National Law Journal Law School Report: Some Very Helpful Data (within Limits) for Law School Applicants and their Advisors

The National Law Journal published a terrific suite of articles recently relating to its annual report on law schools.  They are must-reads for those considering law school and their advisors.  The basic data are the top 50 law schools, by percentage of last year’s placements in the NLJ top 250 law firms.

The data are limited by their purpose, but considerably more helpful than the information that law schools are required to report by the ABA.  For one thing, these are legal jobs, with salaries that are generally verifiable (one might ask, if NLJ can get this data, why won’t the ABA?).

I won’t repeat the NLJ’s findings—links to them are included at the bottom of this post.  I’ll focus instead on the usefulness and limitations of the data for law school applicants and law school admission advisors.

The data are extremely helpful for certain purposes.  First, they make some effort to calibrate the law firm payoff from each law school tuition dollar.  It’s a rough cut, certainly, but a good one.  The NLJ’s highest value law schools included The University of Chicago (most people would have expected that) and Howard University.

Howard was a surprise to many (and to me).  What’s important is that it indicates that if you think you may want to start your career at a large firm, there are law school bargains available.  That’s linked to another point of interest in the data, sharp increases and declines in the percentage of graduates placed in large firms (the increases are more important than the declines, owing to a limitation of the data I’ll mention below).  Cornell, for example, saw a significant increase the percentage of its graduates placed in large firms.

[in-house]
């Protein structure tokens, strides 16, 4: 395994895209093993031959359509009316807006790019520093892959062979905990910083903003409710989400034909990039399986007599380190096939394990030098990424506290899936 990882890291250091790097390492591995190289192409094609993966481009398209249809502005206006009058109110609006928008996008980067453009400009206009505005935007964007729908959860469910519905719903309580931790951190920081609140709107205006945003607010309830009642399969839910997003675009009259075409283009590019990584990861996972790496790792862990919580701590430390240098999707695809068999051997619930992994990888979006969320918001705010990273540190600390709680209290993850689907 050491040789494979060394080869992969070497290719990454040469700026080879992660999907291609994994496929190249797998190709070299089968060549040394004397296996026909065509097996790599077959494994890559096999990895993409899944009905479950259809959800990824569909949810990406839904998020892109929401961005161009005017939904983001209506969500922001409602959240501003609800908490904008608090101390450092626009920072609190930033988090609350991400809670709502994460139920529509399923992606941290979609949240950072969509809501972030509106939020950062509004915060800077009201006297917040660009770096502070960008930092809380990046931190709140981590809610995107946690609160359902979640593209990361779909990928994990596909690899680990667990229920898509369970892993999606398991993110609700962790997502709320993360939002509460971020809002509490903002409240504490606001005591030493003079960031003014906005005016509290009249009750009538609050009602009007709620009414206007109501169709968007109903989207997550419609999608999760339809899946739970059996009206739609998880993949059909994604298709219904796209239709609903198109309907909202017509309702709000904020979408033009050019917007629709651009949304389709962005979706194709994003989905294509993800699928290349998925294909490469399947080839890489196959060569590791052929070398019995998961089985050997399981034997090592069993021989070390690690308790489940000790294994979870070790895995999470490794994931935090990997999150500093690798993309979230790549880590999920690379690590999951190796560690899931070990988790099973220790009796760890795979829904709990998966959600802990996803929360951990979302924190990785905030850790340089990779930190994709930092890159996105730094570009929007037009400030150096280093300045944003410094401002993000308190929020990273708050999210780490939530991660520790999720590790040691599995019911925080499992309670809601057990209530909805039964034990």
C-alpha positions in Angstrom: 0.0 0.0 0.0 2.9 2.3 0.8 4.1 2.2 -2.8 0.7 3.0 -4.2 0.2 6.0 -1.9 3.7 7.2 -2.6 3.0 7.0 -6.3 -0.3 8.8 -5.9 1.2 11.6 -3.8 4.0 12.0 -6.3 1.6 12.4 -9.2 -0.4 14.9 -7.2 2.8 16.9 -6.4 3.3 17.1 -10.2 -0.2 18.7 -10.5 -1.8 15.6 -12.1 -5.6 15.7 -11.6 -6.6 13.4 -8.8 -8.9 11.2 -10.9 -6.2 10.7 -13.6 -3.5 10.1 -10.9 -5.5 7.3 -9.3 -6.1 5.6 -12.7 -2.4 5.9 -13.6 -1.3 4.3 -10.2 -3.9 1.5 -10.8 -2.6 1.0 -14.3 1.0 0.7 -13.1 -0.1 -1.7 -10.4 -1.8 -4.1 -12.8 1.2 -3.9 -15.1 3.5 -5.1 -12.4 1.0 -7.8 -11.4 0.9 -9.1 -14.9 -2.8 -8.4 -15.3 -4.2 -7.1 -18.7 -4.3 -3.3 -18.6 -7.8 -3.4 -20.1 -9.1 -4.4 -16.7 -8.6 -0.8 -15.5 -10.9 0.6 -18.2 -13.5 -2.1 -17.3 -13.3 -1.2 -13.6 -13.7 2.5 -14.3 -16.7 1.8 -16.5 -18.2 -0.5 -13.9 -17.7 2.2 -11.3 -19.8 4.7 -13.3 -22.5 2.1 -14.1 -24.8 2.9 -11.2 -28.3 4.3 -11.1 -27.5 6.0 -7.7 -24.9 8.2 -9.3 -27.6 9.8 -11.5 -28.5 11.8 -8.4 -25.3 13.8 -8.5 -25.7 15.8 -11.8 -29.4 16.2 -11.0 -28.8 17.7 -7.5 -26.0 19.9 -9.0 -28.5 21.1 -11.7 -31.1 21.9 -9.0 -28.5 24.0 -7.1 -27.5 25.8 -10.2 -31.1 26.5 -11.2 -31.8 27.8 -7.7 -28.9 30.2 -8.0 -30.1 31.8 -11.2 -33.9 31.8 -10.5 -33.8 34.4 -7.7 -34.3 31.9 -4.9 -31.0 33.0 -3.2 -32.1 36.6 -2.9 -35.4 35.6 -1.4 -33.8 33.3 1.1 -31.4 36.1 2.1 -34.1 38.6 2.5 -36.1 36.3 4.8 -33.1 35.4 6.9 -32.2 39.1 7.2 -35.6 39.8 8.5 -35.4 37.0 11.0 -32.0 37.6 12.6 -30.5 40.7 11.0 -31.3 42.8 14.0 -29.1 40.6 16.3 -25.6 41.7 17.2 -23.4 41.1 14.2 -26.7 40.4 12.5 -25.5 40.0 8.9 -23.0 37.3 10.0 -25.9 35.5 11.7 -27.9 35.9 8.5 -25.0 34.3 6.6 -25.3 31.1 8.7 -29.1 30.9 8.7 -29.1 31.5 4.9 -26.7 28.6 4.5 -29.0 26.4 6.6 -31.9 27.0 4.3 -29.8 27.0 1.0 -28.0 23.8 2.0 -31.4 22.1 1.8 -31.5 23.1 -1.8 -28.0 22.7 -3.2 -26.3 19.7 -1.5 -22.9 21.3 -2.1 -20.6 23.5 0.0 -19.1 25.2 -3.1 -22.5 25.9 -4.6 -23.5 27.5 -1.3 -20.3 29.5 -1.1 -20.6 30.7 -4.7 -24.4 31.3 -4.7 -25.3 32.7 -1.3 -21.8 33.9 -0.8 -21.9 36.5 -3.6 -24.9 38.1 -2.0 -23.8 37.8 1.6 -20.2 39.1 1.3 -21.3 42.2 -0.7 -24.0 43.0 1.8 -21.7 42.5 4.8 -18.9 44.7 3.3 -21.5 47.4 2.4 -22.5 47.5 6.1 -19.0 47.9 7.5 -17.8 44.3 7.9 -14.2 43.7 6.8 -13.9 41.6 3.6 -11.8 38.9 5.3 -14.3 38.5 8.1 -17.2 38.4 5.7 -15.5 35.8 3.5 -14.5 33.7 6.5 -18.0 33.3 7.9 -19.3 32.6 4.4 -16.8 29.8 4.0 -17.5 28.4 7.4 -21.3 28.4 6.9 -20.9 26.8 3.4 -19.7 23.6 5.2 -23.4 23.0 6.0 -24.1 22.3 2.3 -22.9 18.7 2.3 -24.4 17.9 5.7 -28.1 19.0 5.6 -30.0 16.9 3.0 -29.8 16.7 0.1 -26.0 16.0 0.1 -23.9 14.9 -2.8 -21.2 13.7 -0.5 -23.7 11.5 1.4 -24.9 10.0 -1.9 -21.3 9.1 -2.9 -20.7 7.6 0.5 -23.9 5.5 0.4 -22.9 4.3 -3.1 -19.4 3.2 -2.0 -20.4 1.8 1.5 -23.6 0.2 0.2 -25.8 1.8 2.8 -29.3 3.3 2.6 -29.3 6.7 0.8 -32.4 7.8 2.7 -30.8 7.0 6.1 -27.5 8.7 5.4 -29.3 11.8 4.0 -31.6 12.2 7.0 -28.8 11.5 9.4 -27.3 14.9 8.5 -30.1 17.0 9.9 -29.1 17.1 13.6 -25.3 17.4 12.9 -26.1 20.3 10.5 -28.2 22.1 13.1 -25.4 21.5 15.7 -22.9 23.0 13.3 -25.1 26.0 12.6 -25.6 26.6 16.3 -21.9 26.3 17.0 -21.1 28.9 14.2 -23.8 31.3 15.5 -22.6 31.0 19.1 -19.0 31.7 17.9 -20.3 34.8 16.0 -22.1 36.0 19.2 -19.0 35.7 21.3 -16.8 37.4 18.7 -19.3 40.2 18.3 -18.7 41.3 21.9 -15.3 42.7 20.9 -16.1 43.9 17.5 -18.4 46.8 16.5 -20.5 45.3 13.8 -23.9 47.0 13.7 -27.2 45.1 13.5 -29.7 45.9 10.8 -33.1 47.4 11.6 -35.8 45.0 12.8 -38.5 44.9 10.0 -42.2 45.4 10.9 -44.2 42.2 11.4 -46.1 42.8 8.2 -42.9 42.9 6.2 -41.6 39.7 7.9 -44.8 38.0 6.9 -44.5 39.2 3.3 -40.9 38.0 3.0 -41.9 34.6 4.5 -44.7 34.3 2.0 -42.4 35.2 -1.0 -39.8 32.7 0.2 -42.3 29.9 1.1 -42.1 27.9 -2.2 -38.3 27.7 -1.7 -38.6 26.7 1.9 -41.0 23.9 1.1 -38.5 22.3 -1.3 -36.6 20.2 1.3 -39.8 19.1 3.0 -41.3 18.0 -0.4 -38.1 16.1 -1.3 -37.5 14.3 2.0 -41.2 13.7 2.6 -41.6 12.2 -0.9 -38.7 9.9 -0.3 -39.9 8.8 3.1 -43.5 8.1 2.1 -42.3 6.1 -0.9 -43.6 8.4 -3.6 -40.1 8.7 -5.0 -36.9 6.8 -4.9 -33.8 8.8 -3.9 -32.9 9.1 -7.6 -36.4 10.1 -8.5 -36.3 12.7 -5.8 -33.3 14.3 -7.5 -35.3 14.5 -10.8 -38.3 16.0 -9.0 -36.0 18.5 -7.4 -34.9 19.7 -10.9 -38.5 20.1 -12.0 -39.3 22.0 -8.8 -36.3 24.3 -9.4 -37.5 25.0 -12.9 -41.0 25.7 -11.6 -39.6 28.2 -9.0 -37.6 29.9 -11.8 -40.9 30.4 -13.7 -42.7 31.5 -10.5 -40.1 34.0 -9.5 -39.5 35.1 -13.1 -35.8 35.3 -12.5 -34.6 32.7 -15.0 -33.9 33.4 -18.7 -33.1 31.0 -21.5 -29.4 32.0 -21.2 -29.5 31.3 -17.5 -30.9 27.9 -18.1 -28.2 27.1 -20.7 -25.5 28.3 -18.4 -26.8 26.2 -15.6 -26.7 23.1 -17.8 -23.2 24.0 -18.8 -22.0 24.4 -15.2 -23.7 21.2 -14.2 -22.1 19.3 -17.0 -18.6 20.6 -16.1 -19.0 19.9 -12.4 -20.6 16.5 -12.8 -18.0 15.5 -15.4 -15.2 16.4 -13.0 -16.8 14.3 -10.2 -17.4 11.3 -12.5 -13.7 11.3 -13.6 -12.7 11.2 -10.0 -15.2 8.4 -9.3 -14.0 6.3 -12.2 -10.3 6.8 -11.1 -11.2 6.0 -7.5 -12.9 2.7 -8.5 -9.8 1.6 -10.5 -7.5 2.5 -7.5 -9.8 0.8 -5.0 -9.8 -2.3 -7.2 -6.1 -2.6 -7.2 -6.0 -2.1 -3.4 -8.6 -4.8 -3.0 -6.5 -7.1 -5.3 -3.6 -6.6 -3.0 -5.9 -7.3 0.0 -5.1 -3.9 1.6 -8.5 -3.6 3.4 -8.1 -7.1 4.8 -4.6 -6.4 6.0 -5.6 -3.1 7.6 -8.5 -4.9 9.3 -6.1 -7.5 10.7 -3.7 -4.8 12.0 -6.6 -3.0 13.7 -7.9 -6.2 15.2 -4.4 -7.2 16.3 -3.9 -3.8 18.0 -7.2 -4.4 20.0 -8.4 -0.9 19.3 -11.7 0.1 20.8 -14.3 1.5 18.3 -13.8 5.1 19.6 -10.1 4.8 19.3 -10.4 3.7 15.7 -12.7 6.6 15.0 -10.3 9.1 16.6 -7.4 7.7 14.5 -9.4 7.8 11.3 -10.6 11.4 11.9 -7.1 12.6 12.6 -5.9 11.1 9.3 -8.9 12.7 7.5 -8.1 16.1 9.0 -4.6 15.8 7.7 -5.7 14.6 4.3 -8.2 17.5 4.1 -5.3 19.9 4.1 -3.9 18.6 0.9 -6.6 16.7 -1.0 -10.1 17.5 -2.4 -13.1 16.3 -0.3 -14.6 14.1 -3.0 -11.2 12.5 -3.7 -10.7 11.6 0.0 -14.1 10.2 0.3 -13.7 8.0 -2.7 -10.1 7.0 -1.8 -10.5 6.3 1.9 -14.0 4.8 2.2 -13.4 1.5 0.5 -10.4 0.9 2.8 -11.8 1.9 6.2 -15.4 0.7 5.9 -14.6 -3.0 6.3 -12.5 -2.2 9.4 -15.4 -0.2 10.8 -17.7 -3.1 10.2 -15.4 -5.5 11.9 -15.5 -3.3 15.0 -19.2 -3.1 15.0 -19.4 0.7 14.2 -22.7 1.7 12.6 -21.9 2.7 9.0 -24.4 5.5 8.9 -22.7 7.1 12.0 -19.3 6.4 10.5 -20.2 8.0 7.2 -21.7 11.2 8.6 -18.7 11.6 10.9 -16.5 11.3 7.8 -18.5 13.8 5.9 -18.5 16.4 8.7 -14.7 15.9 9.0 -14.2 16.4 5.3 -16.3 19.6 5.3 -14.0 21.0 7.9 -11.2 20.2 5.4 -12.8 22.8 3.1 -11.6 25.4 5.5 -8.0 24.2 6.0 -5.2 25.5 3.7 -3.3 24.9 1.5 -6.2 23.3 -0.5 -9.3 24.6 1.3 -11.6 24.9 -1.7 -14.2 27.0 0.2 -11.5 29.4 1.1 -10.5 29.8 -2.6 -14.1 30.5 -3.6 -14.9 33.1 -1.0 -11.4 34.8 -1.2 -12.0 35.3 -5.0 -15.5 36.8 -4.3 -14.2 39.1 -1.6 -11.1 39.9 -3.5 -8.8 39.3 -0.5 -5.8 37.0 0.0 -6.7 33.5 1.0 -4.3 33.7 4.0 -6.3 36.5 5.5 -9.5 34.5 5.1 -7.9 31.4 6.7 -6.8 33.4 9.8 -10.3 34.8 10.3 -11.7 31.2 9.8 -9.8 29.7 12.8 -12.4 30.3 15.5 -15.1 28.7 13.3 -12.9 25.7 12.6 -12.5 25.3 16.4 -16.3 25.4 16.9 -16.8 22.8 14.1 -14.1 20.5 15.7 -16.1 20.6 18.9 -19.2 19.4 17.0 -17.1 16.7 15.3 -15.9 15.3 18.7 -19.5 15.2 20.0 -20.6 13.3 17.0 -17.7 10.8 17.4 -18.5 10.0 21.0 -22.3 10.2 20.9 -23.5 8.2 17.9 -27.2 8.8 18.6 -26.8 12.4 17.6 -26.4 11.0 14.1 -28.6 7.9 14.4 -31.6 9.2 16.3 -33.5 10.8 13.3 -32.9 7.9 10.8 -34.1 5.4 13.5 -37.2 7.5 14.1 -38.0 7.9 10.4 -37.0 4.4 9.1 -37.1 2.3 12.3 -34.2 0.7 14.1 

What’s the link between Cornell and Howard (and others)?  The data indicate that the changing emphases and quite different level of quality of law school career placement offices can make a significant difference in the quality of employment prospects after law school graduation.

Law school applicants don’t pay nearly enough attention to career placement offices when they choose a law school.  But very soon after you get to law school, you’ll be looking for a position for your first summer, and what you get affects the position you’re able to obtain in your second summer, which in turn has a significant influence on what your first job out of law school will be.  As a new law student, you need to think about positioning yourself for the best opportunities available for you—and a good career placement service, well used (in addition to your other advisors), is simply invaluable for this.  The variable success and surprises in the NLJ report reflect, perhaps more than anything else, a placement office that works.

In addition, the top 50 in the NLJ report aren’t identical to, say, the top 50 law schools in the US News rankings.  That’s important, because employment (granted, just large law firm employment) is the core of the NLJ rankings but only a part of what goes into the US News rankings.  That doesn’t mean either is good or bad, but it does mean that you shouldn’t slavishly follow any “rankings” to make your law school decision.